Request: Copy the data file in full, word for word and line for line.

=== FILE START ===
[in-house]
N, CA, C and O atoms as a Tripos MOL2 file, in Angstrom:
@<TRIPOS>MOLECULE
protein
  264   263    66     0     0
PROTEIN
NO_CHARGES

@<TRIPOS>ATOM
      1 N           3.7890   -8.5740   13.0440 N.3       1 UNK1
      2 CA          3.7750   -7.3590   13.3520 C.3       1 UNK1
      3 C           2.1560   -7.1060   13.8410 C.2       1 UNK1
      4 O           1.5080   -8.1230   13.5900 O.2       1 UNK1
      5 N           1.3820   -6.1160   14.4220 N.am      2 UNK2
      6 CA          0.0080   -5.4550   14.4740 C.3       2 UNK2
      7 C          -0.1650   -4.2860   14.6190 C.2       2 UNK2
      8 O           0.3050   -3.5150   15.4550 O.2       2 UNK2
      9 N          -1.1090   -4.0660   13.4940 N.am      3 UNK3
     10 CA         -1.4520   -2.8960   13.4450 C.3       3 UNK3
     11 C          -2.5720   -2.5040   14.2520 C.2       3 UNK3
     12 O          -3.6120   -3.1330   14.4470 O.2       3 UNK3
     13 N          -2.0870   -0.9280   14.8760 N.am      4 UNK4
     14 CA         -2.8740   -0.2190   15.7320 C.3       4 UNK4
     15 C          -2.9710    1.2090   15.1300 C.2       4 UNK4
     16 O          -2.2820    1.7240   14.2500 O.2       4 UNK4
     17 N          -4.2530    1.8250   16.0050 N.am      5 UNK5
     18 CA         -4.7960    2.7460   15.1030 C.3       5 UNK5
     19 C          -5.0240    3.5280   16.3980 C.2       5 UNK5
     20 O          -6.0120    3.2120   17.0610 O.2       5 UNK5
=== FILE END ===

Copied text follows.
[in-house]
N, CA, C and O atoms as a Tripos MOL2 file, in Angstrom:
@<TRIPOS>MOLECULE
protein
  264   263    66     0     0
PROTEIN
NO_CHARGES

@<TRIPOS>ATOM
      1 N           3.7890   -8.5740   13.0440 N.3       1 UNK1
      2 CA          3.7750   -7.3590   13.3520 C.3       1 UNK1
      3 C           2.1560   -7.1060   13.8410 C.2       1 UNK1
      4 O           1.5080   -8.1230   13.5900 O.2       1 UNK1
      5 N           1.3820   -6.1160   14.4220 N.am      2 UNK2
      6 CA          0.0080   -5.4550   14.4740 C.3       2 UNK2
      7 C          -0.1650   -4.2860   14.6190 C.2       2 UNK2
      8 O           0.3050   -3.5150   15.4550 O.2       2 UNK2
      9 N          -1.1090   -4.0660   13.4940 N.am      3 UNK3
     10 CA         -1.4520   -2.8960   13.4450 C.3       3 UNK3
     11 C          -2.5720   -2.5040   14.2520 C.2       3 UNK3
     12 O          -3.6120   -3.1330   14.4470 O.2       3 UNK3
     13 N          -2.0870   -0.9280   14.8760 N.am      4 UNK4
     14 CA         -2.8740   -0.2190   15.7320 C.3       4 UNK4
     15 C          -2.9710    1.2090   15.1300 C.2       4 UNK4
     16 O          -2.2820    1.7240   14.2500 O.2       4 UNK4
     17 N          -4.2530    1.8250   16.0050 N.am      5 UNK5
     18 CA         -4.7960    2.7460   15.1030 C.3       5 UNK5
     19 C          -5.0240    3.5280   16.3980 C.2       5 UNK5
     20 O          -6.0120    3.2120   17.0610 O.2       5 UNK5